“I loved dreaming up the Chocolate Box Girls. Readers had been asking for a series for ages, and my publishers had finally agreed. I wanted to write about a family of sisters, as my own family was a small one. I had just one brother, five years younger than me, and envied friends who had big sisters they looked up to and younger sisters who looked up to them. I also wanted to write about twins and wanted to add in a step-sister to ensure kids from blended families understood that family is above love rather than blood.
“I'd never written a series before, so had no real idea of making a 'story arc'. I did however have a clear idea of each character and their personality, and what their stories might be.
Inspirations came from all over. For Cherry, I was inspired by a cousin's daughters, who were half Irish and half Japanese. For Coco, I was inspired by my childhood self. For Skye, again, there's a lot of me in that character - a daydreamer who loves history and vintage.’
“Working out how to link the stories together gave me the shape of the series, and my editor suggested adding an extra story, which is how the character of Cookie came about - a last-minute addition”
Though she no longer has what she describes as a ‘frantic writing schedule’ Cassidy still loves to read and write. Her last book, Forever Phoenix, was released in 2020.
“I love reading, walking my lurchers, drinking coffee with friends, swimming, and making textiles. Over the last year or so I've also loved spending time with my new baby granddaughters.
"Since the pandemic, I have scaled back with writing, and in the space created, I make bespoke rag dolls as a side hustle. I'm always busy doing something.”
Cassidy knew she wanted to be an author from very early on in life: “When I discovered libraries, I realised that someone was writing all those books I loved to read. I already loved writing my own stories by then, so the idea of writing stories was in my head from childhood. "
As a teen, she "bombarded" her favourite teen mag with endless short stories. "They all came back with a very polite but encouraging refusal, and ended with 'but if you have any other stories, we would like to see them.' I'd run to the old-fashioned typewriter my dad used to type out invoices for his car repair business and start another story.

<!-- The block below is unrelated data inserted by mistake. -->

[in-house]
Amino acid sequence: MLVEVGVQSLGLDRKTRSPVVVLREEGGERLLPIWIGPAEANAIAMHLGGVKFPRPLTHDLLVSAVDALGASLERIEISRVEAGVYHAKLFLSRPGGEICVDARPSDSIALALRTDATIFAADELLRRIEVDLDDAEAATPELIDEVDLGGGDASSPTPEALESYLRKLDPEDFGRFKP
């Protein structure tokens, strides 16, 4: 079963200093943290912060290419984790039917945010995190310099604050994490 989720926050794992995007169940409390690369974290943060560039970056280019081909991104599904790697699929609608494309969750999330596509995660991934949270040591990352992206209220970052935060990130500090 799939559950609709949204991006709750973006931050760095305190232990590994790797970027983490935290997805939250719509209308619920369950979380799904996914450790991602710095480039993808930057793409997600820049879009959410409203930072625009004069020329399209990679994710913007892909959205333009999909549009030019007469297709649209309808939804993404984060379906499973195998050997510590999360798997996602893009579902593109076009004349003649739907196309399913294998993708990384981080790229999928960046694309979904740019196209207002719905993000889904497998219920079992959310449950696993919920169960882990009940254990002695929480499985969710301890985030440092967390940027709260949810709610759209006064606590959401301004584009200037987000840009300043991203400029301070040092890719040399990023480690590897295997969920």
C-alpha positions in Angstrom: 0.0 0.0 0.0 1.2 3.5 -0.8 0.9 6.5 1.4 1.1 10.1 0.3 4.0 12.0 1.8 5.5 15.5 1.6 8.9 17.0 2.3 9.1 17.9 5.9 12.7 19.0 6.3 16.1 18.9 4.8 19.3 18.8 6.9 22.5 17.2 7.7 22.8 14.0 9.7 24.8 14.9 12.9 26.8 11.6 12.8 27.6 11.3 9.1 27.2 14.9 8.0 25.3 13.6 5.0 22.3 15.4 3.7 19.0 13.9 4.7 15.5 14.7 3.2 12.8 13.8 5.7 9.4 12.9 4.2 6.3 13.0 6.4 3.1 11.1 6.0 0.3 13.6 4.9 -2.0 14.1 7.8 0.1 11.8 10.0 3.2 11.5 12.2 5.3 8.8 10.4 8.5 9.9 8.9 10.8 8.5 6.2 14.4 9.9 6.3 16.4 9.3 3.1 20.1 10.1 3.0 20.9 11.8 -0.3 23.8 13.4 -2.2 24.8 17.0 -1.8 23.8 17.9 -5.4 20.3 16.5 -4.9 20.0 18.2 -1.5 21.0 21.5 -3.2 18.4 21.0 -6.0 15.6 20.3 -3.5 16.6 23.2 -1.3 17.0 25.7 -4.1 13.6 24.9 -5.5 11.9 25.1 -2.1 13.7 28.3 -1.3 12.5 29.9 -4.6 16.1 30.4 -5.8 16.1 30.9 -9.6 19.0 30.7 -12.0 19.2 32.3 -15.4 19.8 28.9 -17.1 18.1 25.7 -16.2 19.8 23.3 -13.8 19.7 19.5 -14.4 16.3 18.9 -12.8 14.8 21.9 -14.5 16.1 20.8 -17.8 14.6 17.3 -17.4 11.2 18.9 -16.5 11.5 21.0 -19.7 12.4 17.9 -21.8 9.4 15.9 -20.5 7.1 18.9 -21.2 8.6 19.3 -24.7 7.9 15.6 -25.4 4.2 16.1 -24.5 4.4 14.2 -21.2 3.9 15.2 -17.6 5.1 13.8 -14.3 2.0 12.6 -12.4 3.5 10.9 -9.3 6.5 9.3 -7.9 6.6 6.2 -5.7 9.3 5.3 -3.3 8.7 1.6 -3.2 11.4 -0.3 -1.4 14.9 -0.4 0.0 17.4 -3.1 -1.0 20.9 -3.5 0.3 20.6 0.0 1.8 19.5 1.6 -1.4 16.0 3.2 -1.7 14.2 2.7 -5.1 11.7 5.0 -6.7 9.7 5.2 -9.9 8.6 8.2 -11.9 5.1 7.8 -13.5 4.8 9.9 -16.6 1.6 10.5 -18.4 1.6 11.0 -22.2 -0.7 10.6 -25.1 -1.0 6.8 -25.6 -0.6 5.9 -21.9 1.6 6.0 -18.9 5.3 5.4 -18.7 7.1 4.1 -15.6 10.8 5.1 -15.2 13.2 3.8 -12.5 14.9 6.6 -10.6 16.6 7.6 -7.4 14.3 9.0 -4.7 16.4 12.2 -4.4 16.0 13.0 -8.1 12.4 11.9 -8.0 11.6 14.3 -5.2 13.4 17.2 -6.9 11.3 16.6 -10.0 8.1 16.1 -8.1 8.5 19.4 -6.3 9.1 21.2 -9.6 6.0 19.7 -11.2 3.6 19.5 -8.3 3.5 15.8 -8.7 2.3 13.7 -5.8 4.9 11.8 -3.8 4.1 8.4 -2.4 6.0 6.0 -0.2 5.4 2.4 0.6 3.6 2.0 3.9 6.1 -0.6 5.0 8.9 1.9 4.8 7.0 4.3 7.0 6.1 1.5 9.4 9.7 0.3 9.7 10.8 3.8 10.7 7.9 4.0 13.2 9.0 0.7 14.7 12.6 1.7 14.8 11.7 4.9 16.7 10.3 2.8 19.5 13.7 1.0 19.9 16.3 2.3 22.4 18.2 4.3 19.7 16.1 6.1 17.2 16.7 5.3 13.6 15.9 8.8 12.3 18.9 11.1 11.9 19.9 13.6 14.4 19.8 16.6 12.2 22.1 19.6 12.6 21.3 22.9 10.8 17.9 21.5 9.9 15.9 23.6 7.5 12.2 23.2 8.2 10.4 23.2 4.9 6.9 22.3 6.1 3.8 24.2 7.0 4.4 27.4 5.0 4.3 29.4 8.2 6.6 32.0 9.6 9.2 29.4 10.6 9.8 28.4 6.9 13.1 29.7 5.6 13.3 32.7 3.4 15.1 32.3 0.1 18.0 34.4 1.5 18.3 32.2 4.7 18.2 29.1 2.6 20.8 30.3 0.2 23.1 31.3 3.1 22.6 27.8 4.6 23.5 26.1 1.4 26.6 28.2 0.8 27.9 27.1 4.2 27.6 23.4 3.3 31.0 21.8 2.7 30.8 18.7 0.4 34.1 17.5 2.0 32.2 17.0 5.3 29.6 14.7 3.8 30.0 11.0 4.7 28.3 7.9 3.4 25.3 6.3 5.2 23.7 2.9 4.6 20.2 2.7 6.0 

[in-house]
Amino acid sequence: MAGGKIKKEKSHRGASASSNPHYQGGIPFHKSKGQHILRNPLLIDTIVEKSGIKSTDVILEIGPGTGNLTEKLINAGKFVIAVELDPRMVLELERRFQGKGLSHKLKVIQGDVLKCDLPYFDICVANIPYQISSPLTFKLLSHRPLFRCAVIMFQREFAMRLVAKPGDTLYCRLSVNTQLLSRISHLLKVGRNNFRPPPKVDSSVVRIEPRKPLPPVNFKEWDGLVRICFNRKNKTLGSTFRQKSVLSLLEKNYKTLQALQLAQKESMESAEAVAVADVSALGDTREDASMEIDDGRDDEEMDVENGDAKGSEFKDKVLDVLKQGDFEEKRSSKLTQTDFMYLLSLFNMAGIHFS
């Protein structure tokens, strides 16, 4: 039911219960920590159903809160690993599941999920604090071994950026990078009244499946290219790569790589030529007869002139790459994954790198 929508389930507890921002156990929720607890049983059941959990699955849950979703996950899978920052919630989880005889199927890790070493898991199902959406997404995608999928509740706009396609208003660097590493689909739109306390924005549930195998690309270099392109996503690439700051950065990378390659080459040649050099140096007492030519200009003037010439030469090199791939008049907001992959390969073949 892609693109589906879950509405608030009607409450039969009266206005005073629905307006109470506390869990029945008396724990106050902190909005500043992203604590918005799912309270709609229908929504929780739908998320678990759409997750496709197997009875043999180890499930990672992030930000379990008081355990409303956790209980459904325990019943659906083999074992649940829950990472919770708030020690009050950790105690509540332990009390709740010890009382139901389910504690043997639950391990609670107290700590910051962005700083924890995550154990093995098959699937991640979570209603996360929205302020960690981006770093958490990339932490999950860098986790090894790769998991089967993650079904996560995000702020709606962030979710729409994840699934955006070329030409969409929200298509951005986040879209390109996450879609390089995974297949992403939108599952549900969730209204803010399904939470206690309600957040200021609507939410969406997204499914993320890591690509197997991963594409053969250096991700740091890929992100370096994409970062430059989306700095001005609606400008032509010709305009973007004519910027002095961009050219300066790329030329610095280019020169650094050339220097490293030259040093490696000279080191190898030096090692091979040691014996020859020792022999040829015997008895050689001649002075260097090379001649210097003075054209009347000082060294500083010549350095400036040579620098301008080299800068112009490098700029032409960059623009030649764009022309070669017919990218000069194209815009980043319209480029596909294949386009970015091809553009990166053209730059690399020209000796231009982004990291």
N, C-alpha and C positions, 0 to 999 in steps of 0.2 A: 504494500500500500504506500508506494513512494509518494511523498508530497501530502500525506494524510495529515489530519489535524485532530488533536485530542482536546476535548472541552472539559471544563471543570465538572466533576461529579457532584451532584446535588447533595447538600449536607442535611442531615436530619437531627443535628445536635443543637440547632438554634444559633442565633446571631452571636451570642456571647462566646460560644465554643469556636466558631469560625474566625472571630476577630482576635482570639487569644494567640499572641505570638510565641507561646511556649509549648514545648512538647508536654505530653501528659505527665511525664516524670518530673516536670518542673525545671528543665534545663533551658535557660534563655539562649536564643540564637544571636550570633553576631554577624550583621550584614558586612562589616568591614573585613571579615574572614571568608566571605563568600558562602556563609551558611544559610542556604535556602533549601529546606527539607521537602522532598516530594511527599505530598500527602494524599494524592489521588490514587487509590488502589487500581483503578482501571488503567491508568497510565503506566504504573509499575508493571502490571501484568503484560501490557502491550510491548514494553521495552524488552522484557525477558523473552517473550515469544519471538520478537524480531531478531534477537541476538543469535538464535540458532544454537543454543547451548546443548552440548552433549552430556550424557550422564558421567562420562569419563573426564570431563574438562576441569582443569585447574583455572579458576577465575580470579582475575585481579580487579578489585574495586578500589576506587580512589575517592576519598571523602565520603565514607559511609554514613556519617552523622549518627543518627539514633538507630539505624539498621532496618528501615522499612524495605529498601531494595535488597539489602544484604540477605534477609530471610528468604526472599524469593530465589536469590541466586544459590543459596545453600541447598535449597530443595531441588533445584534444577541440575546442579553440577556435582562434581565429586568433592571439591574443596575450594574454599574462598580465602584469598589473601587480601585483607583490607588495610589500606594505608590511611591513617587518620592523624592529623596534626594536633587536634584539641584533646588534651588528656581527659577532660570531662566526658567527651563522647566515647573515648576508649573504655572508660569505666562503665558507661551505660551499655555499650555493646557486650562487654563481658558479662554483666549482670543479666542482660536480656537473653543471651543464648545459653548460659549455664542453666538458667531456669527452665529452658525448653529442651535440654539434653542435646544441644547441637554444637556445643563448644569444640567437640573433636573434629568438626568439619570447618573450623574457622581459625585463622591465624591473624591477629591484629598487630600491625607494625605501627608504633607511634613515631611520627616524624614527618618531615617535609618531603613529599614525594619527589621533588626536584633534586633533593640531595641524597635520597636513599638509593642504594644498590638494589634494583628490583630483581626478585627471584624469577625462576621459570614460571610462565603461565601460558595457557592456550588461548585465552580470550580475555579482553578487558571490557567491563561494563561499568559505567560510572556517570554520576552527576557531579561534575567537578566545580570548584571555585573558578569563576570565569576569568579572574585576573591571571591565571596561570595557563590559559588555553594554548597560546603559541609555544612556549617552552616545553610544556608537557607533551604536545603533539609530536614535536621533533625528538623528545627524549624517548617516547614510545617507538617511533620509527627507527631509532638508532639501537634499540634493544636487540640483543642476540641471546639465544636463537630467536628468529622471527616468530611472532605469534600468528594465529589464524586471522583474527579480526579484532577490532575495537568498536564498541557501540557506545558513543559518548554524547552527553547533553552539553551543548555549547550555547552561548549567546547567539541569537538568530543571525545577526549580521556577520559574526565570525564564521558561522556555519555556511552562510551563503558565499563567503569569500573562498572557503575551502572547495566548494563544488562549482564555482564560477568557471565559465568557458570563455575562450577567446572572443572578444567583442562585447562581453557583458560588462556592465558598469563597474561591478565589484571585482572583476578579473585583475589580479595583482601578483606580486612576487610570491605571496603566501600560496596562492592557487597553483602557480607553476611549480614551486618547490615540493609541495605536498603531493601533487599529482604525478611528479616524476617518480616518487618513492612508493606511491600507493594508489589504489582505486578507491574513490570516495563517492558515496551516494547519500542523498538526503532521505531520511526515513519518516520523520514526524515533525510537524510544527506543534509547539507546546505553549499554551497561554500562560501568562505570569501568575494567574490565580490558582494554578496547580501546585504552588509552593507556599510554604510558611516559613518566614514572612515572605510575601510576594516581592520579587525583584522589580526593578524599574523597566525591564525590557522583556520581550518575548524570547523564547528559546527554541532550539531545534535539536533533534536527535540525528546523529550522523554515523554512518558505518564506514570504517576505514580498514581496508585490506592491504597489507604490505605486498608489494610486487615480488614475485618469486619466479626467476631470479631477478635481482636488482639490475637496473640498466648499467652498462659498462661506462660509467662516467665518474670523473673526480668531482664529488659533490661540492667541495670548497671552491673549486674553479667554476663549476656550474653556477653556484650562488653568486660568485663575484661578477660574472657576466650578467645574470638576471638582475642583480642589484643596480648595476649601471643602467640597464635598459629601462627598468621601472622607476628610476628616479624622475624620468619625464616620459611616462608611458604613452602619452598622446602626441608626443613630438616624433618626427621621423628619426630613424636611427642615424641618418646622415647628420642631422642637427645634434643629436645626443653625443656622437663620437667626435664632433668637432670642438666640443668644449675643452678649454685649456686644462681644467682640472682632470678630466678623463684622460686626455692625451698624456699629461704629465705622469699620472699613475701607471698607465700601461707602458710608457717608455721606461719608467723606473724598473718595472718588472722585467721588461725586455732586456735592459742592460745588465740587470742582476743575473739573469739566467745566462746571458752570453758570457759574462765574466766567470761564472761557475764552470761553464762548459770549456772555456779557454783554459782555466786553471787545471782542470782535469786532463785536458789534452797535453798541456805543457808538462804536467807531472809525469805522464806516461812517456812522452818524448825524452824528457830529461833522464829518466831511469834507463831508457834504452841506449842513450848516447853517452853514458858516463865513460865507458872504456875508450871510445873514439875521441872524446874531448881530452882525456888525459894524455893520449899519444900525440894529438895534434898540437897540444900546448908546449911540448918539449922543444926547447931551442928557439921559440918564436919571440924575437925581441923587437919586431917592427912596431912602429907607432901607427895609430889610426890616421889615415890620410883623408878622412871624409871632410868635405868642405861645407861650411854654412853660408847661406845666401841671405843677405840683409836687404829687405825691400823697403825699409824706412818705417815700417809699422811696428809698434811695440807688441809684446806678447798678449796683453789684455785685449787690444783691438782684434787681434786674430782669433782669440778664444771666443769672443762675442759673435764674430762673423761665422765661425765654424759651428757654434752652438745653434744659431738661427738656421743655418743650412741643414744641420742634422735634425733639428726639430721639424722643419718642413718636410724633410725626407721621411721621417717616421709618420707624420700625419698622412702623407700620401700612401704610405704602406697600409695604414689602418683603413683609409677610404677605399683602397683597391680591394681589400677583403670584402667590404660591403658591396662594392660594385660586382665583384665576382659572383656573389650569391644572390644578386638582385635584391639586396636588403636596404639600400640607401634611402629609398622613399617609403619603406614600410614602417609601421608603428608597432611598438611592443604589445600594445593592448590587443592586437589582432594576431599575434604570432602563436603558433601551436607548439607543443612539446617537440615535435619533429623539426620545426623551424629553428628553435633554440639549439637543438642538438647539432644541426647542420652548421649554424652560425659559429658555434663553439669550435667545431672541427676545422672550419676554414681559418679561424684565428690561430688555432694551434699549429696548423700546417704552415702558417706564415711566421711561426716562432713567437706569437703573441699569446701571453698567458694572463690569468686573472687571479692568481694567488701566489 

"Years later, when I was the Fiction Editor of Jackie I realised that those letters were actually just the standard reply sent out for an unwanted story, but I saw them as badges of honour in my path to becoming a 'real' writer. I went to art college with the idea of being an illustrator, something else I loved, but the passion for words won in the end!”
Cassidy’s genuine love for writing and for young people has been prominent throughout her career. When BLOT asked her what the best thing about being an author is, she struggled to pick just one thing: “Having an impact on the younger generation is absolutely the best thing about being an author.
"I've taken a break from writing over the last year, but every day I get emails from readers explaining how one or other of the books impacted them. This means more than I can even start to put into words and it makes all the hard work worthwhile.”
If you liked this post then read From Girl in Pieces to author at the top or A new side to the story: why feminist re-tellings are on the rise next.
Cathy Cassidy is an English author of young adult fiction born in Coventry, Warwickshire. She has written 30 books and also been the agony aunt for Shout, a magazine for teenage girls. She presently has a series of four books about Daizy Star for younger readers and a series of books for older readers called the Chocolate Box Girls.
Cassidy now lives on The Wirral, with her husband, Liam. She has two children Calum and Caitlin. She has been a vegetarian for over 35 years and was a vegan for 8 years.
Maddy is a journalism student who enjoys writing about culture, entertainment and the arts. If she’s not reading a book, you’ll find her listening to Taylor Swift. She’s passionate about books that reflect what’s going on in society and lead us to ask important questions about the world around us.
Favourite genres: Contemporary Fiction and Romance.